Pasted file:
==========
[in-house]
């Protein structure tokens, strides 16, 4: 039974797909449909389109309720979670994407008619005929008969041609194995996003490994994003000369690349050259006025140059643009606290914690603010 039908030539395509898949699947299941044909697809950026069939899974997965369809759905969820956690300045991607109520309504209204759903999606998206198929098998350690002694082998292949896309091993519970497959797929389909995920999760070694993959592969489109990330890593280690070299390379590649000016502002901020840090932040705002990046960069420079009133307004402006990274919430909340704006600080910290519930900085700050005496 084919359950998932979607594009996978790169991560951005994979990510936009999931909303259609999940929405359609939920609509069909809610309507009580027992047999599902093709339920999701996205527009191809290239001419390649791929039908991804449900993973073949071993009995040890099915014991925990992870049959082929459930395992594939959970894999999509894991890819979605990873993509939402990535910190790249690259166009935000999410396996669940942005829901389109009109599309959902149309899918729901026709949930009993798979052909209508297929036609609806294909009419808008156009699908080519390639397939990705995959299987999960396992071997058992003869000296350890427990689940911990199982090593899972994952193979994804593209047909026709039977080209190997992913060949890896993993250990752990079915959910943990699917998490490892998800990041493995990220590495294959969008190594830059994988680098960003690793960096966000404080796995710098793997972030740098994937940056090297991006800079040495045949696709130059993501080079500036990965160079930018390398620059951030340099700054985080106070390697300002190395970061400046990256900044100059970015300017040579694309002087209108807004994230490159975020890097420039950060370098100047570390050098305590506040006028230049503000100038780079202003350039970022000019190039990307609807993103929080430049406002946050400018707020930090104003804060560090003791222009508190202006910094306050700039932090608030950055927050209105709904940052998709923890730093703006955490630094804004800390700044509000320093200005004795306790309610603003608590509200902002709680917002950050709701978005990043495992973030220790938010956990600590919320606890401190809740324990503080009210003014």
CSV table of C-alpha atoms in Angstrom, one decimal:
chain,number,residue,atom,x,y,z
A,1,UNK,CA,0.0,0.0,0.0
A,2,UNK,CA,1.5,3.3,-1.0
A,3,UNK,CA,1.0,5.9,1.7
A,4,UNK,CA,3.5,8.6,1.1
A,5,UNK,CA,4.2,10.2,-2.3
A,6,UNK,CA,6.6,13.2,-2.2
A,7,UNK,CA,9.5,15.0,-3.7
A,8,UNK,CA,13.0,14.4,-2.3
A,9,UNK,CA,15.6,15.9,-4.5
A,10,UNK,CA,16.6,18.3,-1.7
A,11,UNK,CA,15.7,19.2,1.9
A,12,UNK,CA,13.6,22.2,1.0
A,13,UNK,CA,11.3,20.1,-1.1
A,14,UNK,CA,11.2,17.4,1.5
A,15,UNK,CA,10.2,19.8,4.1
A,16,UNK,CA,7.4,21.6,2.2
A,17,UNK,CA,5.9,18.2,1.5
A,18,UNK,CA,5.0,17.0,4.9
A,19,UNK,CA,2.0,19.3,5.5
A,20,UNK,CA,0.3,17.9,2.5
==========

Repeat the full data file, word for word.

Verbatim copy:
[in-house]
């Protein structure tokens, strides 16, 4: 039974797909449909389109309720979670994407008619005929008969041609194995996003490994994003000369690349050259006025140059643009606290914690603010 039908030539395509898949699947299941044909697809950026069939899974997965369809759905969820956690300045991607109520309504209204759903999606998206198929098998350690002694082998292949896309091993519970497959797929389909995920999760070694993959592969489109990330890593280690070299390379590649000016502002901020840090932040705002990046960069420079009133307004402006990274919430909340704006600080910290519930900085700050005496 084919359950998932979607594009996978790169991560951005994979990510936009999931909303259609999940929405359609939920609509069909809610309507009580027992047999599902093709339920999701996205527009191809290239001419390649791929039908991804449900993973073949071993009995040890099915014991925990992870049959082929459930395992594939959970894999999509894991890819979605990873993509939402990535910190790249690259166009935000999410396996669940942005829901389109009109599309959902149309899918729901026709949930009993798979052909209508297929036609609806294909009419808008156009699908080519390639397939990705995959299987999960396992071997058992003869000296350890427990689940911990199982090593899972994952193979994804593209047909026709039977080209190997992913060949890896993993250990752990079915959910943990699917998490490892998800990041493995990220590495294959969008190594830059994988680098960003690793960096966000404080796995710098793997972030740098994937940056090297991006800079040495045949696709130059993501080079500036990965160079930018390398620059951030340099700054985080106070390697300002190395970061400046990256900044100059970015300017040579694309002087209108807004994230490159975020890097420039950060370098100047570390050098305590506040006028230049503000100038780079202003350039970022000019190039990307609807993103929080430049406002946050400018707020930090104003804060560090003791222009508190202006910094306050700039932090608030950055927050209105709904940052998709923890730093703006955490630094804004800390700044509000320093200005004795306790309610603003608590509200902002709680917002950050709701978005990043495992973030220790938010956990600590919320606890401190809740324990503080009210003014």
CSV table of C-alpha atoms in Angstrom, one decimal:
chain,number,residue,atom,x,y,z
A,1,UNK,CA,0.0,0.0,0.0
A,2,UNK,CA,1.5,3.3,-1.0
A,3,UNK,CA,1.0,5.9,1.7
A,4,UNK,CA,3.5,8.6,1.1
A,5,UNK,CA,4.2,10.2,-2.3
A,6,UNK,CA,6.6,13.2,-2.2
A,7,UNK,CA,9.5,15.0,-3.7
A,8,UNK,CA,13.0,14.4,-2.3
A,9,UNK,CA,15.6,15.9,-4.5
A,10,UNK,CA,16.6,18.3,-1.7
A,11,UNK,CA,15.7,19.2,1.9
A,12,UNK,CA,13.6,22.2,1.0
A,13,UNK,CA,11.3,20.1,-1.1
A,14,UNK,CA,11.2,17.4,1.5
A,15,UNK,CA,10.2,19.8,4.1
A,16,UNK,CA,7.4,21.6,2.2
A,17,UNK,CA,5.9,18.2,1.5
A,18,UNK,CA,5.0,17.0,4.9
A,19,UNK,CA,2.0,19.3,5.5
A,20,UNK,CA,0.3,17.9,2.5